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British gallery owner Mark Peaker makes an art out of Hong Kong’s idling engine law enforcement


Avid letter writer to the Post tells why he shows no mercy when it comes to drivers who leave their engines running

Former banker and now art gallery owner Mark Peaker attributes the success of both his careers to his jovial nature.

But there’s one group of people to whom the British-born Hongkonger shows no mercy – the city’s perennial engine idlers.

“It’s my biggest bugbear about Hong Kong – these belligerent drivers who clog up the roads and won’t turn their engines off,” Peaker, who owns gallery 3812 in Sai Ying Pun, says.

“It has caused a lot of ill will in Hong Kong but it would be such an easy problem to fix.”

As an avid letter writer to the South China Morning Post, “Mark Peaker from The Peak” is noted for his regular commentary and complaints on discourteous road etiquette, which remains unchanged despite a bill being introduced in 2011 penalising those who idle their engines.

A community man who has called the city home for more than 12 years, Peaker canvasses almost daily for better enforcement of the Motor Vehicle Idling Ordinance over the habit that is not only a nuisance to those navigating the tight streets, but also makes Hong Kong smog levels all the worse.

“When you first arrive in Hong Kong, you’re not part of the community and you don’t really get invested in this sort of thing but then you adapt to your environment,” he said.


Peaker said he struggles to understand why enforcement on the matter is so limp. He has acquired a certain degree of notoriety among officers for his querying their enforcement tactics, adding with an air of exasperation that they do not seem to approach the matter as assertively as they ought to.

“I saw an officer being yelled at by a driver who was idling his engine, and I went up to him and said, ‘Why can’t you get this guy to turn his engine off?’,” he says, describing how the officer gave the shrill response: “Because he won’t listen to me.”

Born in Cambridge to a diplomat father and stay-at-home mother, Peaker was brought up in well-to-do west London. He moved to Hong Kong at a time when he felt his career as a banker was coming to a close.

A man of good taste and a natural networker, he found himself drawn to the art world, deciding more than seven years ago to set up a gallery of contemporary art alongside his partner, art aficionado Calvin Hoi.

He says what drew him to the city – the diversity, the hustle and bustle, the cityscapes and energy – are qualities that have him still very much in love with Hong Kong, despite its problems.

“Hong Kong has always fascinated me, I’m an urban dweller at heart – and this place has a lot to offer everyone,” he says, describing how he also enjoys hosting ¬acting classes for students as part of his community work with NGO Shakespeare for all, alongside sketching workshops in a separate pro bono project.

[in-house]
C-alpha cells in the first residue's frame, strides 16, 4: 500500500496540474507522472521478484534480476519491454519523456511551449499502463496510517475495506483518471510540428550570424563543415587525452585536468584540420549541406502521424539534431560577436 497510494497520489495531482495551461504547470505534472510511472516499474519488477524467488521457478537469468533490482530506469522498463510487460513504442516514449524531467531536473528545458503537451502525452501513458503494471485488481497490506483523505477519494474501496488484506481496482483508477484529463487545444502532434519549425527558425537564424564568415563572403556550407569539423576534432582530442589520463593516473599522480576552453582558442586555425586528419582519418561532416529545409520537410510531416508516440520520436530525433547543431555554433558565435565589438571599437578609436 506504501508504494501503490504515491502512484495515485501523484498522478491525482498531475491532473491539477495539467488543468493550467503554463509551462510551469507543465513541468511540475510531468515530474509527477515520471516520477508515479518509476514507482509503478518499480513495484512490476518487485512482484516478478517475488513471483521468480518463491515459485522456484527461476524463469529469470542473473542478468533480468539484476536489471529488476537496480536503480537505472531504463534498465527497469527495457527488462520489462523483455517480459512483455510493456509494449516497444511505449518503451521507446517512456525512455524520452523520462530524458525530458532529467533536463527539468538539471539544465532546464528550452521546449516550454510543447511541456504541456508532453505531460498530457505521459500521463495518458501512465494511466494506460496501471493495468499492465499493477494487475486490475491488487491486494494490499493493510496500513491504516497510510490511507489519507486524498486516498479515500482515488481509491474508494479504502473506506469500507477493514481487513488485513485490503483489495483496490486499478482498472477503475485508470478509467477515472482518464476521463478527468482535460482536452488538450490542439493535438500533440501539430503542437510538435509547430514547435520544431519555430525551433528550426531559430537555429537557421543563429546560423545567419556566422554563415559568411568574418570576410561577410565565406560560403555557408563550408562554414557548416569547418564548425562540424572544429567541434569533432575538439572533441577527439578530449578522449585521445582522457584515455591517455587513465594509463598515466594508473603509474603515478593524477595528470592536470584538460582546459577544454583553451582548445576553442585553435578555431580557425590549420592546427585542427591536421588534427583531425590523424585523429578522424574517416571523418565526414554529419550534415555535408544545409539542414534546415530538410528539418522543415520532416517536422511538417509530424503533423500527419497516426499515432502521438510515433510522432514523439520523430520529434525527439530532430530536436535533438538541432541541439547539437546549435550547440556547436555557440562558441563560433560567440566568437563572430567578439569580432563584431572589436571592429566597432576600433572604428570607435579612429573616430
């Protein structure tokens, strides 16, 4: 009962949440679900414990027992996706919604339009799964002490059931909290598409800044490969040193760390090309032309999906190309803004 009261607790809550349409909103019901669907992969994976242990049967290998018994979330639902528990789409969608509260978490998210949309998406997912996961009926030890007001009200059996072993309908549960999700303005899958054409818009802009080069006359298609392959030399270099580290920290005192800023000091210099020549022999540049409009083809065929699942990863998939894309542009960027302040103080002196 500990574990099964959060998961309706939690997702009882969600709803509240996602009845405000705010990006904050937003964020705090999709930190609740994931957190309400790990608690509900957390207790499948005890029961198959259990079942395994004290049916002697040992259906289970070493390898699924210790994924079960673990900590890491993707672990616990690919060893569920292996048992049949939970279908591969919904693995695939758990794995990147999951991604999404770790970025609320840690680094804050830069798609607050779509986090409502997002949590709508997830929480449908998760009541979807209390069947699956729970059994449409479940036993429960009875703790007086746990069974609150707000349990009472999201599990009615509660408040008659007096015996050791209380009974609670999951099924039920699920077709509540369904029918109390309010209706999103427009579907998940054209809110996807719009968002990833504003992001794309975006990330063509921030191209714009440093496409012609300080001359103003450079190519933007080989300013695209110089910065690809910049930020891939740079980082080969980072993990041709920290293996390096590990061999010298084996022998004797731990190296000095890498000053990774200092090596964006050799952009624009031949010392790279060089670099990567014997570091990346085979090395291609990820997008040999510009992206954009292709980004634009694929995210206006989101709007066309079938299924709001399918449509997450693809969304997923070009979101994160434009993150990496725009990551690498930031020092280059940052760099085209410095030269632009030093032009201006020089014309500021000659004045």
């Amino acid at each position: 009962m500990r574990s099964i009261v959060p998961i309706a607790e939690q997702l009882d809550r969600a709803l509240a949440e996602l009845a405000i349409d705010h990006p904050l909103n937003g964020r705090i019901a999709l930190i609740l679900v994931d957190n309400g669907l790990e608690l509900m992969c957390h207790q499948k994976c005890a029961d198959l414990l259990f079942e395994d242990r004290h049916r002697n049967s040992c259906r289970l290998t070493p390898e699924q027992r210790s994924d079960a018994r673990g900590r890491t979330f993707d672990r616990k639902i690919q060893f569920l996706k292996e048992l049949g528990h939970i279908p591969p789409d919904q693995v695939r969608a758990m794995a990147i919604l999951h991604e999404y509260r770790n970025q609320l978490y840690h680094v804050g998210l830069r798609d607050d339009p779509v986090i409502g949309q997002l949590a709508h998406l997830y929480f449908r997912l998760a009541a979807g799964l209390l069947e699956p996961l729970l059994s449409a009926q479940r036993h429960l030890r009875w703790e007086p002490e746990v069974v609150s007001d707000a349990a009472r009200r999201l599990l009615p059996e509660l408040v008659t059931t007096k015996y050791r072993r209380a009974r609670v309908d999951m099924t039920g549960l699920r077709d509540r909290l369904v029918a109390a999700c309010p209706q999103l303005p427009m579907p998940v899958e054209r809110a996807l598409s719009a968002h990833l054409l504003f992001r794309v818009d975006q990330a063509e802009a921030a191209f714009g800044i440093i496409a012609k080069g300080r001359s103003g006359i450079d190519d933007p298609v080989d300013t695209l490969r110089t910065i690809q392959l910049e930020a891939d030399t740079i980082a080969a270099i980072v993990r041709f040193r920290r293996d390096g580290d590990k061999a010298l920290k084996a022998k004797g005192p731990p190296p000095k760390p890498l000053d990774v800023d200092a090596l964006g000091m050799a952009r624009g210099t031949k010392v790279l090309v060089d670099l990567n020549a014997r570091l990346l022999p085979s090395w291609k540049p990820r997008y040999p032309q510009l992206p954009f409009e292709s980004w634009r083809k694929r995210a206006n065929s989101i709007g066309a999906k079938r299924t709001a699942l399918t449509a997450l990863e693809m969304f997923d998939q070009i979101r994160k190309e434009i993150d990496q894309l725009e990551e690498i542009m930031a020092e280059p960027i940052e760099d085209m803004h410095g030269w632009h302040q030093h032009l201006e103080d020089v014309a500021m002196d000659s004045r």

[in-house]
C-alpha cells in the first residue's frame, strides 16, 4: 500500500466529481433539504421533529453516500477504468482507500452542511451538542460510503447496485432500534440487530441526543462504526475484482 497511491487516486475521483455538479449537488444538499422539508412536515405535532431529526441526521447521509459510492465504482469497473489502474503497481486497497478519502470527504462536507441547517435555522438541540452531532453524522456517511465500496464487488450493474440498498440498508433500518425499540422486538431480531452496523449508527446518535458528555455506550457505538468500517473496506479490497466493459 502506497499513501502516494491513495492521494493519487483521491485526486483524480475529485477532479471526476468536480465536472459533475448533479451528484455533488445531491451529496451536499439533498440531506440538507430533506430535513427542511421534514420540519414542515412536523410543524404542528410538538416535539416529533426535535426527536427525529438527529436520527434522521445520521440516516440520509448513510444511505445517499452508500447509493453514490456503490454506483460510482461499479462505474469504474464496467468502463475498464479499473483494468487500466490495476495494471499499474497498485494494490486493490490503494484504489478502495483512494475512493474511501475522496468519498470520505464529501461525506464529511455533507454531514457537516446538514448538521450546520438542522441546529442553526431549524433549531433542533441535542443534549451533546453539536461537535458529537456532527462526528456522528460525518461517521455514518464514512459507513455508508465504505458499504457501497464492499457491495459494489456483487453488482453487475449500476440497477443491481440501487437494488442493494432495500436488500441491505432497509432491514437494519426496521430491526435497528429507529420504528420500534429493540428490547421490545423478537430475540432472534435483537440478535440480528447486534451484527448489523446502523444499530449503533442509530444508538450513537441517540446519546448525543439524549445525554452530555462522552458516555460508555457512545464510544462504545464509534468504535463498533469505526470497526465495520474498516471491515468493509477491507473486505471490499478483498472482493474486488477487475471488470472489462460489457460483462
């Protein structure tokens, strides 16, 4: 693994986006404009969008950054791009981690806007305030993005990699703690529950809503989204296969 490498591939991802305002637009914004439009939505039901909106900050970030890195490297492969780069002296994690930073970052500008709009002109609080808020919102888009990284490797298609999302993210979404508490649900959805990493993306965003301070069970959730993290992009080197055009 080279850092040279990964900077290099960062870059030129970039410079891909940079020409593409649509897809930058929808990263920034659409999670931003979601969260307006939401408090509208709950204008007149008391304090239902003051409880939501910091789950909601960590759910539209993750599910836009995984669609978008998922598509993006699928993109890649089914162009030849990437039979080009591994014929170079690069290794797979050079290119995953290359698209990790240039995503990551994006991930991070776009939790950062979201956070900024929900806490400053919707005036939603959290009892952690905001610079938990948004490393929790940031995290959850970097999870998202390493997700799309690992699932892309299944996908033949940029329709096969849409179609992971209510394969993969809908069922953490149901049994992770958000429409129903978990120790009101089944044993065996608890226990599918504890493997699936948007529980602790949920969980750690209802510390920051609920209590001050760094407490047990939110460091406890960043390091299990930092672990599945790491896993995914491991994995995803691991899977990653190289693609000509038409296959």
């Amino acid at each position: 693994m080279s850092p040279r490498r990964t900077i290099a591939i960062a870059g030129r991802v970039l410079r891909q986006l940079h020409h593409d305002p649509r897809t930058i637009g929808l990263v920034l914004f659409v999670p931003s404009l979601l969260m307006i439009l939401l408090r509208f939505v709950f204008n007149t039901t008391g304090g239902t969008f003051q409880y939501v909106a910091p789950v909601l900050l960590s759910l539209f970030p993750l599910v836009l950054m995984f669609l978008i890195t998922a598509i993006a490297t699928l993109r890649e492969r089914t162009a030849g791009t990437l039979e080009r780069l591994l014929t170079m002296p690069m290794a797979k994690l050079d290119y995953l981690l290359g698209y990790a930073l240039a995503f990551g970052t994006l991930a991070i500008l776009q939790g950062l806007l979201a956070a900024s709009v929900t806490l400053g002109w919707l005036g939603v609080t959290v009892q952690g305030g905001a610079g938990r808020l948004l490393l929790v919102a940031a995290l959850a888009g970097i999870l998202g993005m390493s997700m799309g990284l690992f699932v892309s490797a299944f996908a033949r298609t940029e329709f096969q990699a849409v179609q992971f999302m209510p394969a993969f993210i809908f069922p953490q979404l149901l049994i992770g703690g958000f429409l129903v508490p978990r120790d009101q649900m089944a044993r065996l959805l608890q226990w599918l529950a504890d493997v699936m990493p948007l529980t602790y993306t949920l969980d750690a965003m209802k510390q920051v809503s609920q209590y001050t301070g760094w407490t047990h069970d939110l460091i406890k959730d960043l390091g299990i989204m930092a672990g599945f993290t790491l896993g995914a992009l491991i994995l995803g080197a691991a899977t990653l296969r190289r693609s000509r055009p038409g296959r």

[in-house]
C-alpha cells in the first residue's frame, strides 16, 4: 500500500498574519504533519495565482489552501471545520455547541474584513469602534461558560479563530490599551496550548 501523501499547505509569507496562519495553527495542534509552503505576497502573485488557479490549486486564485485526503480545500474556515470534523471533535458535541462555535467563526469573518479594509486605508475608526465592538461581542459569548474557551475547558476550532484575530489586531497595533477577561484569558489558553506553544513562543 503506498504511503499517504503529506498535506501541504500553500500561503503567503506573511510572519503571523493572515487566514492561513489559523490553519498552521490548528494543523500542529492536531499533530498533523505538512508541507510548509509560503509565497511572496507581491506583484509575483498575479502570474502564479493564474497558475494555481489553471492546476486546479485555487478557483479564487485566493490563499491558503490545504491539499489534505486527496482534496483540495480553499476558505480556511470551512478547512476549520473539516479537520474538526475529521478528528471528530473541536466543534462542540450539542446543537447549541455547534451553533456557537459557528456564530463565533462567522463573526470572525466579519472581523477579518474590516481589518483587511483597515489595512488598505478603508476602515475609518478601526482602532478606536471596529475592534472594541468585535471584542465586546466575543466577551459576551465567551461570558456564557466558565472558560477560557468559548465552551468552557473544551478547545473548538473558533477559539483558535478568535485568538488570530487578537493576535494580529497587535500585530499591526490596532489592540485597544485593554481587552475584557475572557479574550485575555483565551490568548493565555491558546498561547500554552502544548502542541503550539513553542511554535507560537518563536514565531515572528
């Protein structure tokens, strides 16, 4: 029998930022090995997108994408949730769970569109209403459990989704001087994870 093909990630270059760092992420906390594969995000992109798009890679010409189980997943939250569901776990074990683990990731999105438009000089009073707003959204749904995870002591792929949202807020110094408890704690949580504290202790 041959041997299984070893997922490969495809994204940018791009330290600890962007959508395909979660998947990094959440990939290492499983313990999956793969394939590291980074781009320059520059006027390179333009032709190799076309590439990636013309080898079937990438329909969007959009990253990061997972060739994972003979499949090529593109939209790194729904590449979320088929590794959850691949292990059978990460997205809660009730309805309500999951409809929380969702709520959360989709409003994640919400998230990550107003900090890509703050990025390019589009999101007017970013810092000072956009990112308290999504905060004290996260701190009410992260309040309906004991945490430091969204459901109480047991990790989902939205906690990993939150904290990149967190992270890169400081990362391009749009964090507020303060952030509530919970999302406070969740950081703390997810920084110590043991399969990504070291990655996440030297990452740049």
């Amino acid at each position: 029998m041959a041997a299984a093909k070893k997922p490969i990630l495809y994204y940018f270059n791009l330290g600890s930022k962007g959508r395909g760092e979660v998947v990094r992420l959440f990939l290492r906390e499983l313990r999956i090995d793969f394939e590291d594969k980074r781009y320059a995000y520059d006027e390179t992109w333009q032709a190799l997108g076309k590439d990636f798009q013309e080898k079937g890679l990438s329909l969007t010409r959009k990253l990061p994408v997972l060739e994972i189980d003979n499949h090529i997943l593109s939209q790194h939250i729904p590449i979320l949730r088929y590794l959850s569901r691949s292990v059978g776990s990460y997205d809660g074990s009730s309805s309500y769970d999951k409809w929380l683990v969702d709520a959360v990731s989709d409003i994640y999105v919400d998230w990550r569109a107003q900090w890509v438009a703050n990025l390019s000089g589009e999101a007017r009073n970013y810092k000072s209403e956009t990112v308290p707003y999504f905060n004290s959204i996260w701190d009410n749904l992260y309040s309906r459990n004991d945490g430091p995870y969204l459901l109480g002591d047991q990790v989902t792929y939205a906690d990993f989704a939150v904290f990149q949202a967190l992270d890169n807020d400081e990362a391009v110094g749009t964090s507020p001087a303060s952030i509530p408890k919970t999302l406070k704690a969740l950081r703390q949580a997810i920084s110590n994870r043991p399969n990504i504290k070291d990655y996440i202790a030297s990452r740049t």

“There are so many positives, it’s such a vibrant place, and sometimes we lose sight of that,” he adds.

Idling law has had ‘zero effect’ on pollution level

Peaker is not alone in his crusade against the scourge of idling engines across Hong Kong. Since 2006, 8,337 complaints about idling engines have been made to the Environmental Protection Department, the body tasked with penalising offending drivers.

Despite this, only 201 fines have been issued by the department since the Motor Vehicle Idling Ordinance came into operation in 2011. The number of fines amounts to just 4.4 per cent of complaints made since that year.

And at HK$320 a pop, many consider the fines to be ineffective deterrents.

“The fine is ridiculous, and the belligerent attitude of the drivers means a lot of the time police don’t even enforce the rules,” Peaker said.

But he thinks the Hongkongers who deserve the blame for the lines of chugging engines across the city are the well-to-do who require their drivers to wait endlessly for them to appear.

“They have this self-belief that they’re so important they’re above the law,” Peaker said, describing how on several occasions he had seen drivers ignore inspectors and police officers asking them to turn off their engines.

“I have emailed Central Police Station, CEOs, [my local council representative] Joseph Chan, as well as directly emailing companies whose drivers abuse the law and numerous schools where [students’] drivers park illegally, idling their engines waiting to pick up on their morning runs.”

He describes an email flow that spans years.

Environmental campaigner at Clear the Air, James Middleton, agrees that the ordinance can hardly be described as a success. He said it had had “zero” effect on pollution levels.
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